All in all, the Jackson Coosa exceeded my expectations. That is saying a lot. I can't wait to get to paddle it again this weekend and more next week. Hopefully soon, we'll be able to have everyone down to discover this river with me and see what beauty a virtually untouched river can hold.





As we near another Presidential election here in the United States, many minds, even those of us obsessed with fishing, turn to politics. The first debate is in the books and sides are emerging more clearly. People tend to polarize quickly this time of year. Most will spend the next month trying to convince you of their candidates good qualities and at the same time gleefully share the other candidates flaws. In a family that has both Democrats, Republicans and Independents, I try to steer clear of all of it. Will I vote? Yes. Will I tell you who I voted for? Not a chance.And to alleviate the clutter that fills my brain, I do, as several of our nations past presidents did, and relieve the stress by going fishing.

Not only is October a stressful month but is also a great fishing month. The weather is turning cool, the fish are eating to store up for winter and those 105 degree days are but another memory. The long pants and light jacket, stuffed into waders to go stalking in a stream or river or coastal lagoon brings a bit of solice to the soul.

Herbert Hoover, in  Fishing for Fun and to Wash Your Soul said this:

Herbert Hoover Fishing-
from history.com
That Presidents have taken to fishing in an astonishing fashion seems to me worthy of investigation. I think I have discovered the reason: it is the silent sport. One of the few opportunities given a President for the refreshment of his soul and the clarification of his thoughts by solitude lies through fishing. Fishing seems to be one of the few avenues left to Presidents through which they may escape to their own thoughts, may live in the own imaginings, find relief from the pneumatic hammer of constant personal contacts, and refreshment of mind in rippling waters.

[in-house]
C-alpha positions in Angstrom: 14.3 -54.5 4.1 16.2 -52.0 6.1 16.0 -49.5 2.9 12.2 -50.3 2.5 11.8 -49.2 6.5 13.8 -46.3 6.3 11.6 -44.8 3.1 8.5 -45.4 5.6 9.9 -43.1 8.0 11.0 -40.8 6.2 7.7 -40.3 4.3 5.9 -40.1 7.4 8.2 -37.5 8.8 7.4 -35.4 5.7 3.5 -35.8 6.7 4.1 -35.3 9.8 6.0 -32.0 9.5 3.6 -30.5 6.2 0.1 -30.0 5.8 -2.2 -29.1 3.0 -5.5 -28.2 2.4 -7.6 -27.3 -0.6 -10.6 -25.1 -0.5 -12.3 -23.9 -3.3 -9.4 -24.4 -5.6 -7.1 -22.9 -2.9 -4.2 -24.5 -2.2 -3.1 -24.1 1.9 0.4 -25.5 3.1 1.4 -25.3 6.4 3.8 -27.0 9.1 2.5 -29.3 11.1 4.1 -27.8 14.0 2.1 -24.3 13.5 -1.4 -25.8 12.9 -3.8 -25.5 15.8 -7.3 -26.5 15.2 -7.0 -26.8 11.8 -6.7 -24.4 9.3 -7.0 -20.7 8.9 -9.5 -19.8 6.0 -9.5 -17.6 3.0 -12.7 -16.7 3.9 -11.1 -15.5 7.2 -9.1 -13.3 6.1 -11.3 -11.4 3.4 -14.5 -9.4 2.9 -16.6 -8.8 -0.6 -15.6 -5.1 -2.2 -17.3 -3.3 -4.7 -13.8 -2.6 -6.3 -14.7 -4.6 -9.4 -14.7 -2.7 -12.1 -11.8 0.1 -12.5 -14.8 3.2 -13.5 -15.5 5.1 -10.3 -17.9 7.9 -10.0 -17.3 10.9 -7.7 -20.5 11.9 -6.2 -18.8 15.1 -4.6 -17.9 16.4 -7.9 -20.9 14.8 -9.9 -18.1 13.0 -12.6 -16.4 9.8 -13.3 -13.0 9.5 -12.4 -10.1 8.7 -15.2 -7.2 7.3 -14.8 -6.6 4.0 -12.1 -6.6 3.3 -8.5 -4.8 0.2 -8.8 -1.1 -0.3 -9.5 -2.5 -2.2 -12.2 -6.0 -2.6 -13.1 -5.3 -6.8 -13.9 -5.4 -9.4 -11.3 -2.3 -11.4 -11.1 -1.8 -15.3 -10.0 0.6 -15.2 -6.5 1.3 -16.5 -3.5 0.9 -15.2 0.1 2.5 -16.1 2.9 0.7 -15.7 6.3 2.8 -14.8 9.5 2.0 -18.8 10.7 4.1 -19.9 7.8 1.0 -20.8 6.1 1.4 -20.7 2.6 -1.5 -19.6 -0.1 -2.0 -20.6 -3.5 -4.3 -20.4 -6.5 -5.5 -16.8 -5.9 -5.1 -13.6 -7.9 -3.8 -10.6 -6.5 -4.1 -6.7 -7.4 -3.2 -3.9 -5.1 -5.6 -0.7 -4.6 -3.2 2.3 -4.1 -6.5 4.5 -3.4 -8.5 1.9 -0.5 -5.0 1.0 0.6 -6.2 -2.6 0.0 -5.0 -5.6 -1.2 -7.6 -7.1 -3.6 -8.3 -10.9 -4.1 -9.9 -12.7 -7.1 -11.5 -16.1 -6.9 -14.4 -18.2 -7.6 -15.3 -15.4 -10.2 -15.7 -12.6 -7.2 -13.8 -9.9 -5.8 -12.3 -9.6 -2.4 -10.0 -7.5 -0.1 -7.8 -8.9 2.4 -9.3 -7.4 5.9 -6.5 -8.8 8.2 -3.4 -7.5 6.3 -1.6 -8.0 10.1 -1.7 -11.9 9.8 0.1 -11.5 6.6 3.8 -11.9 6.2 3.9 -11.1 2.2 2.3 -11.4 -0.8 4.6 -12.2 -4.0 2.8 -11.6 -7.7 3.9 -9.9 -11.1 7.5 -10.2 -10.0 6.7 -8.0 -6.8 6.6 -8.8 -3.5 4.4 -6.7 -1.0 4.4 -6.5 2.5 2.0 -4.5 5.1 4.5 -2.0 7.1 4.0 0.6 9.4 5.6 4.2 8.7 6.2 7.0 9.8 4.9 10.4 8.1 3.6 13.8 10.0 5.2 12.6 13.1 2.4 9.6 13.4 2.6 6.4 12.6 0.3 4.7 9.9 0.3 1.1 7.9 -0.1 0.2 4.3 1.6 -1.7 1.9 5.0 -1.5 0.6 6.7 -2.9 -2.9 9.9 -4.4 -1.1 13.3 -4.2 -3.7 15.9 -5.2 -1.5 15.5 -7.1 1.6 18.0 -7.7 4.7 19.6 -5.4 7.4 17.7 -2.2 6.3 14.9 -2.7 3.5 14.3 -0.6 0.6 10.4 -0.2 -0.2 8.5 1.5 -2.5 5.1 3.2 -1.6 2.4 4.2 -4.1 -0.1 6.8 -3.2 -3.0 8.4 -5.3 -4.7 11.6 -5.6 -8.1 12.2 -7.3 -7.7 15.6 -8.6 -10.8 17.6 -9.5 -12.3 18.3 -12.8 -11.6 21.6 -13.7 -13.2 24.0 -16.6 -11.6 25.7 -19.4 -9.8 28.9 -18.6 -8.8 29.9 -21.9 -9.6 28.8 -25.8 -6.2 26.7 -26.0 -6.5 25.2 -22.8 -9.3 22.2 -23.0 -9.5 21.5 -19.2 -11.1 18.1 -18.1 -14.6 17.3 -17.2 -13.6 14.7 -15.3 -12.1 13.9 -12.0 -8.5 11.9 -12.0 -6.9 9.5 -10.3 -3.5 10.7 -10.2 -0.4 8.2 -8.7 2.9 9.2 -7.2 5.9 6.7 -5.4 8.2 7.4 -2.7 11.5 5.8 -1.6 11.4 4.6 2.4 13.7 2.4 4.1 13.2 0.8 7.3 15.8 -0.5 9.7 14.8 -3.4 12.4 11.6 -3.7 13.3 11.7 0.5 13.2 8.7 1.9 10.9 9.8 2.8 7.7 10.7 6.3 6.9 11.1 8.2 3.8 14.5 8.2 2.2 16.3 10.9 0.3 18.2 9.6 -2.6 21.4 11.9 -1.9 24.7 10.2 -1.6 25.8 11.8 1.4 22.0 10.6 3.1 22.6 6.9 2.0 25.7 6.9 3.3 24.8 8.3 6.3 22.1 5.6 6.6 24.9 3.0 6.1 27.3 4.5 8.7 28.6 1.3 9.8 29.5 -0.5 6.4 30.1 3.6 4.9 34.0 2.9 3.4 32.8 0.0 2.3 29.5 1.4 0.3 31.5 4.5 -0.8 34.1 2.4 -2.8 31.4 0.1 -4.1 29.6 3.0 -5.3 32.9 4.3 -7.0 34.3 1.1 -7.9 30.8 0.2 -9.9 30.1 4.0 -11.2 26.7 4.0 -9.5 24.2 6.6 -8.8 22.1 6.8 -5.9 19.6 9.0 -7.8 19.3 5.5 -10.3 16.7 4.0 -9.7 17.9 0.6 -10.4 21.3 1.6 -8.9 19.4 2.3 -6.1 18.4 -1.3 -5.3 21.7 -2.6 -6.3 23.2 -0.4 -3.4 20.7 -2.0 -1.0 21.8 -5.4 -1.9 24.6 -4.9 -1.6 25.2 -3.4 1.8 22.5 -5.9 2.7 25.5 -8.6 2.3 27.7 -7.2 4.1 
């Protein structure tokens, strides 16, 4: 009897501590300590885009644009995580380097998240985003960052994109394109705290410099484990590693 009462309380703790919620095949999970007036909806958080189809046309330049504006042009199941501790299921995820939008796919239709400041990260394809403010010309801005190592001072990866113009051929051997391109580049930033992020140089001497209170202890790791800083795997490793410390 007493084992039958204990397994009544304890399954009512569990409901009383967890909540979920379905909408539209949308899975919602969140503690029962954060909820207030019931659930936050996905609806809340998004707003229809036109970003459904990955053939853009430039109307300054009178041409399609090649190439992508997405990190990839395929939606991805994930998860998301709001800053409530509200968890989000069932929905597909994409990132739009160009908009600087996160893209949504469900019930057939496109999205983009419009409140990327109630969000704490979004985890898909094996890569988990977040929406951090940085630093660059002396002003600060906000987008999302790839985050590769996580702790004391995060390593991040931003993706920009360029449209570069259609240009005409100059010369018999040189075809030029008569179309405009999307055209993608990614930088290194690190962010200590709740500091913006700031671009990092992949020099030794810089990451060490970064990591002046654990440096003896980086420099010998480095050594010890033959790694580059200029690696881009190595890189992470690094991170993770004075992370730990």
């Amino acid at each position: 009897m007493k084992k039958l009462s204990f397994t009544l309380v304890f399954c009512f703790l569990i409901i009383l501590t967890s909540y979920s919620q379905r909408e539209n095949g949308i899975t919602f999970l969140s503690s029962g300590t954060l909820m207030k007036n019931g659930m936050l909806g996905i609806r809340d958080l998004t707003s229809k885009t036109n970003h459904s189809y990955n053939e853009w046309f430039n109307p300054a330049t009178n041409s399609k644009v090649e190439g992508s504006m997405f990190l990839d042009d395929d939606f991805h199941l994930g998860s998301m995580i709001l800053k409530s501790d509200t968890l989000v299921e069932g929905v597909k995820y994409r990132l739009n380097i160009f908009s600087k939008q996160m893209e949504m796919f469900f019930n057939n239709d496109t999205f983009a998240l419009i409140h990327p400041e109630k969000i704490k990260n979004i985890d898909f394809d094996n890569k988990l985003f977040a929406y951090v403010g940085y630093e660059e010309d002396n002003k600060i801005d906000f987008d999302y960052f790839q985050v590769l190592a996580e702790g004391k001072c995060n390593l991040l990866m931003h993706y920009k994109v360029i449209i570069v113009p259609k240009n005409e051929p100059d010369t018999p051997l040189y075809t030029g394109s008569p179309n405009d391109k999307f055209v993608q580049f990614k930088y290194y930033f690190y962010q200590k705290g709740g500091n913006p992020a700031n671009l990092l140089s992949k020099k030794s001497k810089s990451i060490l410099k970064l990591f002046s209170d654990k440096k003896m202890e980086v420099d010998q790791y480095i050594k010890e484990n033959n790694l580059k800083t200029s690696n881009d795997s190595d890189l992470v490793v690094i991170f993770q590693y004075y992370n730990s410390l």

Many other Presidents have been seekers of the streams refuge. Washington, Coolidge, Cleveland, Carter, FDR, Eisenhower and Bush Sr have all been touted as avid fishermen. They remind us in many different articles and interviews about the rest, peace and relaxation that lies within the environs of fishing.

Grover Cleveland, known for fishing regardless of weather conditions, (including hail storms) made a timeless  remark by saying:

In these sad and ominous days of mad fortune chasing, every patriotic, thoughtful citizen, whether he fishes or not, should lament that we have not among our countrymen more fishermen. 

The very people we often argue over this time of year take time to do what many of us do here- go fishing. So I challenge each of you to take time this month to step away from the debates, recharge your soul and go fishing.


It's been a little hectic lately so my writing has been more limited than normal. Some great things are happening behind the scenes here at PPF and I wanted to give an update on what we are working on.

In the next month we will be doing a feature on a true gentleman of the kayak fishing. He is involved in many avenues that are furthering the kayak fishing world, especially here in Texas.
 I will also have a new post on Kayak fishing the Texas Gulf Coast as well as a report on chasing Reds.
There are also a lot of behind the scenes things that are happening locally in the Central Texas area that will be announced very soon involving more ways to get the public kayaking.

Thanks for sticking around. We should have more content up by the end of the week.



Chris